Deduplication software technology supplier Permabit has developed its Albireo software to work on flash arrays: enterprise flash arrays to be precise. The "Albireo Software Development Kit (SDK) and Virtual Data Optimizer (VDO) products [now] support enterprise flash technologies utilised in flash arrays, caching solutions (both hardware and software), and Solid State Devices (SSDs) including both drives and PCIe solutions," the firm announced last week.
The benefits are said to include lowering the effective cost of flash storage by three to five times on a $/GB basis, by storing less data, and reducing the umber of writes needed - which is a big plus with write-limited flash storage. Permabit says its flash dedupe technology "delivers effective cost for performance and capacity well below that of traditional hard disk-based storage arrays."
This is a major change in the cost structure for flash storage, if it is true.
Permabit says that Albireo for flash has:
- scalability to millions of dedupe operations per second;
- greater than 250,000 IOPS inline performance using a single commodity CPU core;
- sub-millisecond latency; and
- <512 MB minimum memory footprint.
Up until now none of the major or mainstream storage vendors have used Permabit's technology. Known licensees include BlueArc, since bought by HDS, and LSI. We don't know if that LSI licence is active. Overland Storage and StoneFly are other known licensees.
Permabit says Albireo manages to deduplicate primary data in a storage array without impacting read or write access performance. Last August ESG co-founder and senior analyst Steve Duplessie said: "I don't see any other real alternatives for OEMs to be able to quickly get to market with lightning fast dedupe capabilities for primary, secondary, or really any-dary storage. Albireo rocks."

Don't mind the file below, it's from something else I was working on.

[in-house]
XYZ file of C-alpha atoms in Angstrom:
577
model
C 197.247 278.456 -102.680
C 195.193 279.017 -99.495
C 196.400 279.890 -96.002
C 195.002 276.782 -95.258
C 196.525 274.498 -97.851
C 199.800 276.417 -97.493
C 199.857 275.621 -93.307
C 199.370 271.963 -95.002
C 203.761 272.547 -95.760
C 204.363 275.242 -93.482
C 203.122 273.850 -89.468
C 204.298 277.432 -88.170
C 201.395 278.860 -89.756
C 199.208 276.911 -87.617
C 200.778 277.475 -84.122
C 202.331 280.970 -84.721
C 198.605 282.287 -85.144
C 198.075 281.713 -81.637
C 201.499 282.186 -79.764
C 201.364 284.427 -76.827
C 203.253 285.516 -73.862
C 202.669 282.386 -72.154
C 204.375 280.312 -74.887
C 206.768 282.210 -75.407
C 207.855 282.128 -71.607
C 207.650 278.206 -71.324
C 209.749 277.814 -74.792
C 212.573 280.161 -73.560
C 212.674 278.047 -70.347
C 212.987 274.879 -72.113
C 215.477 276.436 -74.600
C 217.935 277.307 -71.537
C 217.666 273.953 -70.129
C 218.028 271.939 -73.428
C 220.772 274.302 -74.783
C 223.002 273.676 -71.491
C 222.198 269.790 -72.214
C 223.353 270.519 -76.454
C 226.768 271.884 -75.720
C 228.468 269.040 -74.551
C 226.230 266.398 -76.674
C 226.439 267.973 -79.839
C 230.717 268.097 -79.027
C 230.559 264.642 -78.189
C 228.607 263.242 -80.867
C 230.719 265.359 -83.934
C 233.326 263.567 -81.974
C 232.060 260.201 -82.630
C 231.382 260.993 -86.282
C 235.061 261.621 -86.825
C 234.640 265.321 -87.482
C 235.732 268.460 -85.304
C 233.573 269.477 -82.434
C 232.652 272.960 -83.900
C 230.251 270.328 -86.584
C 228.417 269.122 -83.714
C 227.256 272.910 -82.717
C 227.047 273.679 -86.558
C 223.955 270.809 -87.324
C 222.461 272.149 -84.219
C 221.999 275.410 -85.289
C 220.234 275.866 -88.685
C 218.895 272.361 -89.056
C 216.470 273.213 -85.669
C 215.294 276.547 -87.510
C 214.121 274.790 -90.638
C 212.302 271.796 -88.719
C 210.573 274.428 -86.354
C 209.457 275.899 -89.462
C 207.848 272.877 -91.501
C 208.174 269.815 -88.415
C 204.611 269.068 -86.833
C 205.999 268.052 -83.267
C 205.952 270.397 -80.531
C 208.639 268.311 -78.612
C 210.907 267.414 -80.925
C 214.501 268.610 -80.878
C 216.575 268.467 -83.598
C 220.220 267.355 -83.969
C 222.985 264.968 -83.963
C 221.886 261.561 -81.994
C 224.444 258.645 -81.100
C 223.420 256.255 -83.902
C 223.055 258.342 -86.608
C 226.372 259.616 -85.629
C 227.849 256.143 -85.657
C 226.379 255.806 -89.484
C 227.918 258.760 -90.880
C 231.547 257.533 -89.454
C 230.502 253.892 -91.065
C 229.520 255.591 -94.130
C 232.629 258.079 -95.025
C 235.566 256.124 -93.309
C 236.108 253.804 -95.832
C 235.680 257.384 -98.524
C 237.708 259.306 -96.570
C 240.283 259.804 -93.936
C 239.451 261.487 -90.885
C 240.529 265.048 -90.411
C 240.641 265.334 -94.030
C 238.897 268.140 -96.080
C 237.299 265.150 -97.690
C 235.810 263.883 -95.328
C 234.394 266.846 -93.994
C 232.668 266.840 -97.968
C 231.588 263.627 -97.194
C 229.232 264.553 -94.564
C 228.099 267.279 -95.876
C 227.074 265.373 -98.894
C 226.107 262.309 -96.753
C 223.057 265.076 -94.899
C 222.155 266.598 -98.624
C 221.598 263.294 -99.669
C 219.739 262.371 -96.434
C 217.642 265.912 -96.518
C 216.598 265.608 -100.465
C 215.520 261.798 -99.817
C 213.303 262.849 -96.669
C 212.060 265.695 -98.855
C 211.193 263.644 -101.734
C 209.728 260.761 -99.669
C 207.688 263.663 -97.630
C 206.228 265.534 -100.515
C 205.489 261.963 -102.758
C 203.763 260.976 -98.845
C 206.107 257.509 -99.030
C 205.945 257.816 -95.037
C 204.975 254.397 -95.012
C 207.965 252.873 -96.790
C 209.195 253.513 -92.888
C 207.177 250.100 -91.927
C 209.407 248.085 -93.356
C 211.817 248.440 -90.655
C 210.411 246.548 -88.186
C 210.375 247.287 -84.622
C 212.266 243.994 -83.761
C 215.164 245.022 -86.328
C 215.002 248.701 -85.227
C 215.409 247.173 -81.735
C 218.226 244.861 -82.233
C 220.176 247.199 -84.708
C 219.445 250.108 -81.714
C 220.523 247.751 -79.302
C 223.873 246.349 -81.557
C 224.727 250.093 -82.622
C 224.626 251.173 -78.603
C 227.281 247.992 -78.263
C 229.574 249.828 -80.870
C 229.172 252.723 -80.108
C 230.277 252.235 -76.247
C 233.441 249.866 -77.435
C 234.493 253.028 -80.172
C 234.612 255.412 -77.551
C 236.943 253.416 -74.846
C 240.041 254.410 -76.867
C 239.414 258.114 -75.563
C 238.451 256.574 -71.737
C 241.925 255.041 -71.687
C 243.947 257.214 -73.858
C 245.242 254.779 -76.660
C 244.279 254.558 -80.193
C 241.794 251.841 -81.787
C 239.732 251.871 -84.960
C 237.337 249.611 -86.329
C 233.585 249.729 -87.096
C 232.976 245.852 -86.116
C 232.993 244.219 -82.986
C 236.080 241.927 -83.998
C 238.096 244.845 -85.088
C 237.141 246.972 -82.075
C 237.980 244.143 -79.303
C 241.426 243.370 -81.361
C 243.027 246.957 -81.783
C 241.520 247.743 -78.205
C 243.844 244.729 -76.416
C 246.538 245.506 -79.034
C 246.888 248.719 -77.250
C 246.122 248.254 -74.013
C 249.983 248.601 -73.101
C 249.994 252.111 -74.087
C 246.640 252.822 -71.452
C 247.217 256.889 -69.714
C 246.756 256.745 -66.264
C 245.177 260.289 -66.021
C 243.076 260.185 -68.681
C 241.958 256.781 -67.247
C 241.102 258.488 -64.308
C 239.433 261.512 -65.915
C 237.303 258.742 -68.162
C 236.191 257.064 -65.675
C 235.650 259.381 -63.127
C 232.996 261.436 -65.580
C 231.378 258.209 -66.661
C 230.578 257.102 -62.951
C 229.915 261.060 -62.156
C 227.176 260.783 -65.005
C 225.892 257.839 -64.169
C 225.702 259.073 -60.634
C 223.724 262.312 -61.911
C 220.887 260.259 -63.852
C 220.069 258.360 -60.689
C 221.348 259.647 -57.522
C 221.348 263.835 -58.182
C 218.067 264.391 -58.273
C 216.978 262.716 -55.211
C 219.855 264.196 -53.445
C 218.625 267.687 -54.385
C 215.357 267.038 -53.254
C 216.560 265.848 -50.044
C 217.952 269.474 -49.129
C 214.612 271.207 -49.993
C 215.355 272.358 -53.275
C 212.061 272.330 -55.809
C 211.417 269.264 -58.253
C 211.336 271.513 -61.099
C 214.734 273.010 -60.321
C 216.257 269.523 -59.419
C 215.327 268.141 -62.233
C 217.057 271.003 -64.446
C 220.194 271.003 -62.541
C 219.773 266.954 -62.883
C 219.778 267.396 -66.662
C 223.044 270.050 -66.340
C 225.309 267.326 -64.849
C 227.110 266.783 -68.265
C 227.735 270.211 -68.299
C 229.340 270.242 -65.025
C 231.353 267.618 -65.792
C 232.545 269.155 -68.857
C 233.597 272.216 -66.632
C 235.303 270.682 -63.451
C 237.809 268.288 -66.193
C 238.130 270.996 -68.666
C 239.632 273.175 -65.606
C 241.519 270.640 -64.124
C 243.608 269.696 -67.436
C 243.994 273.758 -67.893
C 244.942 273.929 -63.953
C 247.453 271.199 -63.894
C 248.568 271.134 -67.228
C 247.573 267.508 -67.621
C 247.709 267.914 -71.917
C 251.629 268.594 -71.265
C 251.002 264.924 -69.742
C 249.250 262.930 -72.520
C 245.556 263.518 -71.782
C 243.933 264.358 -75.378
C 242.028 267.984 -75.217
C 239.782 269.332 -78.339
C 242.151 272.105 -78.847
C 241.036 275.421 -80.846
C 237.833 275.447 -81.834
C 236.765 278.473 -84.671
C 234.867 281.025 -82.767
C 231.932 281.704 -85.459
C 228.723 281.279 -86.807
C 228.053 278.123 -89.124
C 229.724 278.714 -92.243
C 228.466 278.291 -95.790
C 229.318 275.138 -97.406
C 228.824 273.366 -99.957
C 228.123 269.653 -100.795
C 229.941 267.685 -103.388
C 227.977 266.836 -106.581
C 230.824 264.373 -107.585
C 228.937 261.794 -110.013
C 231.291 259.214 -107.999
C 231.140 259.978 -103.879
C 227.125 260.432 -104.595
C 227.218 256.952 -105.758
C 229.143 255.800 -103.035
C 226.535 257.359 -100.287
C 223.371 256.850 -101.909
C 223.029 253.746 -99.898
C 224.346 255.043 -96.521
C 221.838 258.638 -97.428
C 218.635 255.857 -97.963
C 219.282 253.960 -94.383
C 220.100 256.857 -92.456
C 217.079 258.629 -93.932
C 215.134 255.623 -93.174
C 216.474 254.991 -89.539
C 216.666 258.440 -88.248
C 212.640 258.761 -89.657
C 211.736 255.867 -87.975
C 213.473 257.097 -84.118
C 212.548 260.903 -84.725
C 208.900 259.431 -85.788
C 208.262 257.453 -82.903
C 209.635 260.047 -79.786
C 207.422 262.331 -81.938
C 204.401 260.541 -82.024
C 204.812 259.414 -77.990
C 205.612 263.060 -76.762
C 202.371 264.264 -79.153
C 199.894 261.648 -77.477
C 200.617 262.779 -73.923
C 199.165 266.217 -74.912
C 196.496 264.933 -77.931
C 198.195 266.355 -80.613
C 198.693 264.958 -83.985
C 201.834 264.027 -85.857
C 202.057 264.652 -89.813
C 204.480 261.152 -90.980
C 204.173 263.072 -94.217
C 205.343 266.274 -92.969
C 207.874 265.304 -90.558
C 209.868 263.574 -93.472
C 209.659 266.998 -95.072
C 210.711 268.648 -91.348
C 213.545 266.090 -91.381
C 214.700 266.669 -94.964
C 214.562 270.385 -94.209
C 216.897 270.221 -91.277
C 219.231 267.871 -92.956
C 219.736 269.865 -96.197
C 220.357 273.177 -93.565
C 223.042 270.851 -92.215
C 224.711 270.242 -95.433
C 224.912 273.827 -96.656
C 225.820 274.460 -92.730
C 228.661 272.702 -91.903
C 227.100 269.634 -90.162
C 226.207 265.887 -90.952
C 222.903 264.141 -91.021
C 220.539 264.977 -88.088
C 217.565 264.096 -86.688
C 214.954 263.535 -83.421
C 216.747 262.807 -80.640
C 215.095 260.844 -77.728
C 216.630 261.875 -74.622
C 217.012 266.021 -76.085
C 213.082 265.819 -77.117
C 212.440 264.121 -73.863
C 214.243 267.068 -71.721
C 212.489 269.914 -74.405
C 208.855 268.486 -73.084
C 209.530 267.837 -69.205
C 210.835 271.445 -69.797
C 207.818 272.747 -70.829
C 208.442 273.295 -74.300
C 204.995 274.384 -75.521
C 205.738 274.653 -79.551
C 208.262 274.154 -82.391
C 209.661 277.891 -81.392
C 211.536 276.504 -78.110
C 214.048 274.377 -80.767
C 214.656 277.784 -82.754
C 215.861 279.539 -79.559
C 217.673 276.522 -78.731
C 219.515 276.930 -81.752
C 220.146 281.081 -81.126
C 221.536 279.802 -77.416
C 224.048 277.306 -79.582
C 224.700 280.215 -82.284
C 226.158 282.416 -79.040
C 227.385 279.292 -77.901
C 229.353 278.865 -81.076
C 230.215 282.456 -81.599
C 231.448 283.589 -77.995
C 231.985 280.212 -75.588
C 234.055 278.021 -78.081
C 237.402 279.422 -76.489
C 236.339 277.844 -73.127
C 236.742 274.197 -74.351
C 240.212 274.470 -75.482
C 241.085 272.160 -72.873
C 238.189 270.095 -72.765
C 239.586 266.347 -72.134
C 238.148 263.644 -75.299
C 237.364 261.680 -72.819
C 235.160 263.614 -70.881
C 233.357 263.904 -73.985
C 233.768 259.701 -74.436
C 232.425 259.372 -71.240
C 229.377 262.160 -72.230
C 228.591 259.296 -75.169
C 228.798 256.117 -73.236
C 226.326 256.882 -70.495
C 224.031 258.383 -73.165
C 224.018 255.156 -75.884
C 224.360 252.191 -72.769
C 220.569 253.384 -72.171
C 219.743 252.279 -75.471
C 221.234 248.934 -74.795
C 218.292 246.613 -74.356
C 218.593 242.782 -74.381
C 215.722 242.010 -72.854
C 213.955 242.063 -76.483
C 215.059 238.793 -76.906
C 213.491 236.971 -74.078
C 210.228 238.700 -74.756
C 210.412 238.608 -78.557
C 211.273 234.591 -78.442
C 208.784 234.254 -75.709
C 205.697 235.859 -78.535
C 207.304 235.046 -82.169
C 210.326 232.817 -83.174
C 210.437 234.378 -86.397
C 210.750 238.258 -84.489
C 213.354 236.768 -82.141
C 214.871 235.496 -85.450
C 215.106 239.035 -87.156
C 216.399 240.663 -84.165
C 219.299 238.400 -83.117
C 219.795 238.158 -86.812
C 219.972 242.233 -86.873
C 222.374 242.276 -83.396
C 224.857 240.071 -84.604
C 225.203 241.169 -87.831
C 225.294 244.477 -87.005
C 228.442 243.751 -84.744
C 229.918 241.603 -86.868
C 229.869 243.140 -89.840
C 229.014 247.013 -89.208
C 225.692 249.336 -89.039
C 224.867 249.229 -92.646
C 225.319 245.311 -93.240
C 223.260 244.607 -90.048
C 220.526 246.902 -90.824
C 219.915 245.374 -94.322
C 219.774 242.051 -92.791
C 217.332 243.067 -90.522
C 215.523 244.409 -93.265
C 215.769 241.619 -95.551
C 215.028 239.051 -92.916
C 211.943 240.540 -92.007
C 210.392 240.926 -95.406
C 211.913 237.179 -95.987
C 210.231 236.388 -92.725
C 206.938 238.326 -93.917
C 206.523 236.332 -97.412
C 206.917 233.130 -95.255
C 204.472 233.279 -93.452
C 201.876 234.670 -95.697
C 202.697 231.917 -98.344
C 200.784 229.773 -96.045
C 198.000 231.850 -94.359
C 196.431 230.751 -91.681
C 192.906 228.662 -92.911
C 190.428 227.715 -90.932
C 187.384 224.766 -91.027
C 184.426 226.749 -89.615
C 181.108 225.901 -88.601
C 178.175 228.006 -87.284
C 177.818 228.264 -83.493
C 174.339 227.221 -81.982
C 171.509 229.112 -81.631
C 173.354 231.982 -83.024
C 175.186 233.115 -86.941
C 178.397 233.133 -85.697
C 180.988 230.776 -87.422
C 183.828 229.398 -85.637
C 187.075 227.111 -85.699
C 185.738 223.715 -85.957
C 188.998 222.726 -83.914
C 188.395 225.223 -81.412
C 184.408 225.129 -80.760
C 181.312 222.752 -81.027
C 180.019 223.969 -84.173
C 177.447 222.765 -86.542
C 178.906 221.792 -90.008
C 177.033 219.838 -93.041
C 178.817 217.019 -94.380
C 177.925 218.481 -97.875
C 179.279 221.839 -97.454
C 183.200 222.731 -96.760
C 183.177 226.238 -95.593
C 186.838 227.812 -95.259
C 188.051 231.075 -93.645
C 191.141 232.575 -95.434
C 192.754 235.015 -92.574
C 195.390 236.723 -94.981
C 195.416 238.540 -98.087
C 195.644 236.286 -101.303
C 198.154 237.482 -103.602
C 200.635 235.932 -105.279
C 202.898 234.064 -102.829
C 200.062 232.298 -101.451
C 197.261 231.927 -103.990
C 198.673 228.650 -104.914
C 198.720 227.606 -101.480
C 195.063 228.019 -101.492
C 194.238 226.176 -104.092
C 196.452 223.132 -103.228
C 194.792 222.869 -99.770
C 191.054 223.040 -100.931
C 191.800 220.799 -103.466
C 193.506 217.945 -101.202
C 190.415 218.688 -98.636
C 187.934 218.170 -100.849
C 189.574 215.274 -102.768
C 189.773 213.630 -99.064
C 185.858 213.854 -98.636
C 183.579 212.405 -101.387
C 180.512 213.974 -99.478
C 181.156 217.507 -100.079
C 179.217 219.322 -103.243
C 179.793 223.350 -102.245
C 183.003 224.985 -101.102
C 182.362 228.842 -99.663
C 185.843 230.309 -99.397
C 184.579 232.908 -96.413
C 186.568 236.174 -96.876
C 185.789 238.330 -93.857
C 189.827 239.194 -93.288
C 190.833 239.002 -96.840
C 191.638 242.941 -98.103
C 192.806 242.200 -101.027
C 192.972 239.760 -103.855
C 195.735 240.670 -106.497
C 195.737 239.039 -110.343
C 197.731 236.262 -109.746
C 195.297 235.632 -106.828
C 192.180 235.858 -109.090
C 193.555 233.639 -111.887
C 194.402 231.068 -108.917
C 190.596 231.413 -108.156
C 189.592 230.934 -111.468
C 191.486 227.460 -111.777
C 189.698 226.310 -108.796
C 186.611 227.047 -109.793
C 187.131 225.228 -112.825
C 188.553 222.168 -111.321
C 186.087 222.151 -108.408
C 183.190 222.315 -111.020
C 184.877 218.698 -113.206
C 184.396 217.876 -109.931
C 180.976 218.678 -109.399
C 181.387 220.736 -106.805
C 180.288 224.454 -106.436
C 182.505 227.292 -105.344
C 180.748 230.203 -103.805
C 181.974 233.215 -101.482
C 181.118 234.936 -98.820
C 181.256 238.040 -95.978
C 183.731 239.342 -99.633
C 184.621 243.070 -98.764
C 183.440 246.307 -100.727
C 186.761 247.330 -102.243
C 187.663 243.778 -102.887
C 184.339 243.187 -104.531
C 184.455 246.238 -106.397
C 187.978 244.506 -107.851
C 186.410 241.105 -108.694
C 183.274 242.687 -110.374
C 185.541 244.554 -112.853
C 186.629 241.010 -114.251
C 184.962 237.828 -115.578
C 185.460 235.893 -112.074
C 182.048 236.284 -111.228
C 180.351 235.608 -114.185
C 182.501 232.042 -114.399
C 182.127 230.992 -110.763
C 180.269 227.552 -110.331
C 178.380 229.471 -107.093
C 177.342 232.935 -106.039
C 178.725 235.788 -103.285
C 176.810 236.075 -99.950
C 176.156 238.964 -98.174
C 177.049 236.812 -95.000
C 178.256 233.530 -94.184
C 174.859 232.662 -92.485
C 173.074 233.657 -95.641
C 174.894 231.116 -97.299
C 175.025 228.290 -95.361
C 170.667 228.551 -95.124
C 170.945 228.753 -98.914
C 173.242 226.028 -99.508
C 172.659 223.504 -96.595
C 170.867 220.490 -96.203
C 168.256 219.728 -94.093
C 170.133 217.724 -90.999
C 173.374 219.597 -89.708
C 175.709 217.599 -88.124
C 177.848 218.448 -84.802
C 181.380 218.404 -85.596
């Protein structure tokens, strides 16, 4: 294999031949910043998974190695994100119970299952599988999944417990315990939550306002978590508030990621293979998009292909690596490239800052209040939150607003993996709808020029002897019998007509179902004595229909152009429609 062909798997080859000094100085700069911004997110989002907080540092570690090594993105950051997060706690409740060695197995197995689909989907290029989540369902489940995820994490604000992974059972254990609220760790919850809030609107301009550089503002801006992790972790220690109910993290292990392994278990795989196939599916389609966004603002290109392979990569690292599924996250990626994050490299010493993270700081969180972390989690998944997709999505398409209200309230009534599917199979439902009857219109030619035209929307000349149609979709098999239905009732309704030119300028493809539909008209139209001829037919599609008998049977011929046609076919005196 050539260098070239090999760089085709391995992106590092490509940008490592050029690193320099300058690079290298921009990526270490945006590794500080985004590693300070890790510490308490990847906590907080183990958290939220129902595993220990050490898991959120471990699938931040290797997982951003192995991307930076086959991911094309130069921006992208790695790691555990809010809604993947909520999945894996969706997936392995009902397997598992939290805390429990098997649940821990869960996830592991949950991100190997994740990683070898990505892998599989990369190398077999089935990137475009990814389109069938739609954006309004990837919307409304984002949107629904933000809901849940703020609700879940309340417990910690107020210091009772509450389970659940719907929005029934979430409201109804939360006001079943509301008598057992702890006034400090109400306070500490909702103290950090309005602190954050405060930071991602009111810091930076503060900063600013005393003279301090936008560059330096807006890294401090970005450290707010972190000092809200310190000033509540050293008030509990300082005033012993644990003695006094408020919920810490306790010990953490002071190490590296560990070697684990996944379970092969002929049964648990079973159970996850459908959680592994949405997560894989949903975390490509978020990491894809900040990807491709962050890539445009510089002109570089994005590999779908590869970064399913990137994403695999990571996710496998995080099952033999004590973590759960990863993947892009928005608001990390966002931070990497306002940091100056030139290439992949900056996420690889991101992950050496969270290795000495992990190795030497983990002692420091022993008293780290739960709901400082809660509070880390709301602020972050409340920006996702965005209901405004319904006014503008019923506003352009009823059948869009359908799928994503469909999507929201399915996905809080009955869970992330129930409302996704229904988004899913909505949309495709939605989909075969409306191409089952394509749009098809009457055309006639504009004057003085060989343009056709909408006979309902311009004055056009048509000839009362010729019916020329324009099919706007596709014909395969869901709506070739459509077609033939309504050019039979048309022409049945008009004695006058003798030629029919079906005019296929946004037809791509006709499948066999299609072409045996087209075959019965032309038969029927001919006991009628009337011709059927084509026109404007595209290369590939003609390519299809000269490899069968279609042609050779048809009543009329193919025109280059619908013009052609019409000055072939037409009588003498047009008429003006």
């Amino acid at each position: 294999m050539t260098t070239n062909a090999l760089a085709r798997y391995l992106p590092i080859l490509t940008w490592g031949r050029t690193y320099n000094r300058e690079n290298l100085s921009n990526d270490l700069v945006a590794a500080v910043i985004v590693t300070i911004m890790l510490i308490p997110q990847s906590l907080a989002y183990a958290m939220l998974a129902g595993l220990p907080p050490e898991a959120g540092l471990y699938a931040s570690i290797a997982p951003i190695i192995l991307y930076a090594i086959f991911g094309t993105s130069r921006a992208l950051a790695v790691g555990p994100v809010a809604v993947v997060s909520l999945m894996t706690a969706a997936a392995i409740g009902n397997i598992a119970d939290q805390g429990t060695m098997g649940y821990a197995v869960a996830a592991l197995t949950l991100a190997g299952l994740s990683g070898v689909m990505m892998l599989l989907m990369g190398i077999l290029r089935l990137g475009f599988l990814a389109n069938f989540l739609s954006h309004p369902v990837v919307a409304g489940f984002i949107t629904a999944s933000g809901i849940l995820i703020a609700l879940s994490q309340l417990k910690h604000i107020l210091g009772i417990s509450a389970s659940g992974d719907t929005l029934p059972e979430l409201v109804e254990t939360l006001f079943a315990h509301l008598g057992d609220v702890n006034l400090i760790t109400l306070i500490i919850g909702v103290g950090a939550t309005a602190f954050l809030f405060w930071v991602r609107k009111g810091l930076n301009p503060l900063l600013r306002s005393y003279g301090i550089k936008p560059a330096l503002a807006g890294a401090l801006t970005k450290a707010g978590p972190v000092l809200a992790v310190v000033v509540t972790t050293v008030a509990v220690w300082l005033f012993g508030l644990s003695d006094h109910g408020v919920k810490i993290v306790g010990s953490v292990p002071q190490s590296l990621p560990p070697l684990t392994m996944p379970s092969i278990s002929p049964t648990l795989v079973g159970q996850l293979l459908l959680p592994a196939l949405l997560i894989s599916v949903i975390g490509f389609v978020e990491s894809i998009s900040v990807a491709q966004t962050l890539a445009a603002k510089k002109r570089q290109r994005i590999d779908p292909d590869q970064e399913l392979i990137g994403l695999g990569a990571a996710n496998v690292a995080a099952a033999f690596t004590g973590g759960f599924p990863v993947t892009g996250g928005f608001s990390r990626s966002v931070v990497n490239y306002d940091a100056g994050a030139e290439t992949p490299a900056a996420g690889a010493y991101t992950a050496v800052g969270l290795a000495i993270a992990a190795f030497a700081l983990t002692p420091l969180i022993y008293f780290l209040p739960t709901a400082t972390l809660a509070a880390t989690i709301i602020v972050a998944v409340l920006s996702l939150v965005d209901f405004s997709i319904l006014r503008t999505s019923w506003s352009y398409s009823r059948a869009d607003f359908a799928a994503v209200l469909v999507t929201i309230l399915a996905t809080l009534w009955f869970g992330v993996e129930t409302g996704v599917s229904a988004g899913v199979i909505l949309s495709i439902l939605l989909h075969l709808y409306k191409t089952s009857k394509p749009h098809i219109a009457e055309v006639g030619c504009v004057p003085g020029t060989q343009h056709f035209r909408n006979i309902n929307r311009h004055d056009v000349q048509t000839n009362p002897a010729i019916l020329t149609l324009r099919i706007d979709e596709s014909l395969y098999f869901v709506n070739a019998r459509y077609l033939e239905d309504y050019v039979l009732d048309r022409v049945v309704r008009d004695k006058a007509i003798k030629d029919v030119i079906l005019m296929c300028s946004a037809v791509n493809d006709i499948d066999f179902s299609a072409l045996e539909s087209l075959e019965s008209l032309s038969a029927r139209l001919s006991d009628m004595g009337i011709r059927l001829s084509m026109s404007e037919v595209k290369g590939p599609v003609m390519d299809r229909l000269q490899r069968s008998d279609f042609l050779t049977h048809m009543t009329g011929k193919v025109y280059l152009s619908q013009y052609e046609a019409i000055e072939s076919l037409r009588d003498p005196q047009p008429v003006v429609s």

At the Solid State Storage Symposium in San Jose on 25 April, Violin Technology's software CTO, Jonathan Goldick, was on a panel discussing future flash matters. If you check out the video of the panel, and watch the inline dedupe section of the session (which starts at the 17.35 mark), Violin's turn comes at 24.37, when Goldick says: "The Permabit guys really do deliver what they say they do." He mentions this in the context of asynchronous deduplication so as to keep the processing out of the I/O path and, figuratively, "make 80 per cent of the writes disappear".
The second piece of the puzzle
Looking at the Permabit website we find a case study about how an unnamed "leading provider of high performance SSDs began to look at entering the Enterprise Flash Appliance space." We now think we know who that is: more than likely it's Violin Memory.
The case study text says:
Albireo VDO provides complete deduplication and thin-provisioning capabilities within a ready-to-run Linux device-mapper module. Once installed, they simply exported Albireo VDO as a normal block device to be used directly as deduplicating block storage. As an added benefit, Albireo VDO provided thin provisioning, an additional enterprise storage capability that the vendor had not even planned to deliver until much further down the product roadmap.
I think this could be a straight description of how Violin Memory is adding deduplication to its memory array. ®